World Cup verdict
Our football team look at the World Cup so far and make their predictions for the rest of the tournament.
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Who’s your favourite to win the World Cup and outside pick after the group games?
Matt Brocklebank: Other than a low-key showing against Ecuador, France have been seriously impressive but it’s very rarely the team that looks best through the group stage that goes on to lift the trophy. Argentina have another gear yet and look sure to go deep into the competition with Messi in red-hot form; they’re a fair price around 4/1. With all the furore surrounding Luis Suarez, Uruguay have drifted to a massive 40/1 in places and I wonder if it’s right they are now twice the price of Belgium and Colombia, even without their star striker.
Chris Hammer: I personally backed Holland at 33/1 before the tournament started so to say I had a wry smile on my face when they destroyed Spain is something of an understatement! Without wanting to seem too smug, I also had Arjen Robben and Robin van Persie in the top goalscorer markets so everything is looking rather rosy for me right now and I’m already tempted to count my winnings. Therefore I have no reason to change my view – Holland are still my pick to lift the trophy. Robben is clearly the key. When he’s playing like a man possessed – like he did against the Spaniards – few sides (if any) will be able to shackle him while it’s great to see van Persie look a lot more dangerous than he did for Manchester United last season. To come through a group with Spain and Chile, widely regarded as dark horses, with nine points is a real statement of intent and proves how much their nation truly wants this prize at long last having just missed out four years ago in South Africa. Desire, quality, strength and flair are four key ingredients to go the distance and the Dutch tick all these boxes for me. They should be able to beat Mexico and then the winner of Costa Rica v Greece awaits. There’s no point speculating their opponents from that point onwards but they’ll be well capable of going the distance whoever they face based on what I’ve seen. If I had to pick an outsider, then I suppose the obvious choice is Colombia after scoring nine goals in their three wins to take the tournament by storm and you have to fancy their chances against a Uruguay side who are expected to be without Luis Suarez due to the latest bite-gate affair. Then it would be hosts Brazil or Chile which obviously would be a tall order but no ‘outsider’ is going to have it easy from now on.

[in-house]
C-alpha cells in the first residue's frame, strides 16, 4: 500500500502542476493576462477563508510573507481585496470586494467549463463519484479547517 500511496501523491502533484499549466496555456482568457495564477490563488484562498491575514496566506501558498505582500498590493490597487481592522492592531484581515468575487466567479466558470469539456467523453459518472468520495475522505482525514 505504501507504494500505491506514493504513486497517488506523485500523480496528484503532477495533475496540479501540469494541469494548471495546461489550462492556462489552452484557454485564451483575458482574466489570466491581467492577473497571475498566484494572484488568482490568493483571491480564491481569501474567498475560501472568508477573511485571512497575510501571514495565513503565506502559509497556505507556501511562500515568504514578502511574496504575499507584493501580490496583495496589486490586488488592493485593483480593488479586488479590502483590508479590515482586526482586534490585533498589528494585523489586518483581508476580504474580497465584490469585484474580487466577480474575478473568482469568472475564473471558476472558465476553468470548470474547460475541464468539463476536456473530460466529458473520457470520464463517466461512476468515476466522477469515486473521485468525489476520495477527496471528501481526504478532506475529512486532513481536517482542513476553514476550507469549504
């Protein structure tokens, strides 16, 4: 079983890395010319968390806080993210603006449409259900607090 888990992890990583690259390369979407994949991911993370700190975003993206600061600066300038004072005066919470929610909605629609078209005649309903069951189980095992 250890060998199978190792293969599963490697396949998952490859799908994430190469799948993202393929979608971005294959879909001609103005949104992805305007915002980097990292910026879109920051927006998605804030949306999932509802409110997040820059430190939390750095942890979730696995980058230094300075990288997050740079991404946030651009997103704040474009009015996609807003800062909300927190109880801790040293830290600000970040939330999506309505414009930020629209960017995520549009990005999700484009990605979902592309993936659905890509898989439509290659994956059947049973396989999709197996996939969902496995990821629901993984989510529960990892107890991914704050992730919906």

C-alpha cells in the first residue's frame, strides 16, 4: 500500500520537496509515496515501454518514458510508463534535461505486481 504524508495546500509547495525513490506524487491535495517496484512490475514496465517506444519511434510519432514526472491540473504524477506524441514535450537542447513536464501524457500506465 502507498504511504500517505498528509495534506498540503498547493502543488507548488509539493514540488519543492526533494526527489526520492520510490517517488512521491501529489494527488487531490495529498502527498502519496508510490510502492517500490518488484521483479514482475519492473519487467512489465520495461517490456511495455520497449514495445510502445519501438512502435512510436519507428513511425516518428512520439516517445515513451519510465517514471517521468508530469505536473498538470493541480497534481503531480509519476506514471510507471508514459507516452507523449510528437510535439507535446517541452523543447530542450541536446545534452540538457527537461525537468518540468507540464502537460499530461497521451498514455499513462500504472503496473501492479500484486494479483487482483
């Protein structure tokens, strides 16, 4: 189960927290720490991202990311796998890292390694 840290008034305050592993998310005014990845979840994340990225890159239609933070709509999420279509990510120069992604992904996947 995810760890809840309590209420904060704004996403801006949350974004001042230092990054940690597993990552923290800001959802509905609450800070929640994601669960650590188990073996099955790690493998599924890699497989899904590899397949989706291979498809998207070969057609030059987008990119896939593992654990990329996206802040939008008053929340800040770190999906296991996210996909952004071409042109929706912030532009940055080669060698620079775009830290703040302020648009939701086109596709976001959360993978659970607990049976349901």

Nick Hext: All about Argentina for me. I don't think they have been at their best so far but Lionel Messi is well on the way to making this HIS World Cup. Switzerland should be defeated fairly easily in the last 16 and that will set them on their way for the knockout stages. Argentina have other star power in the ranks and I wouldn't be surprised to see Angel di Maria make a big impact before the tournament is out. I'd go with Chile as an outside bet. I think they can push Brazil all the way on Saturday and will obviously drop in price if they knock out the hosts.
Dave Tickner: Holland have been arguably the most impressive side in the tournament to date. They are definitely now the best drawn. Mexico, who respond to the idea of last-16 clashes with the same calm assurance with which England treat a penalty shootout, followed by Greece or Costa Rica. None of those teams are terrible, but as a path to a World Cup semi-final goes it's pretty sweet. The South American sides have all looked sharp; if you think 'home' advantage will continue to be a factor, then you have to back Argentina. They're sitting pretty on one side of the draw while on the other Brazil, Chile, Colombia and Uruguay have all landed in the same quarter and are scrapping it out for one place in the last four. For me the winner comes from the probable semi-final between Holland and Argentina. Don't make me choose.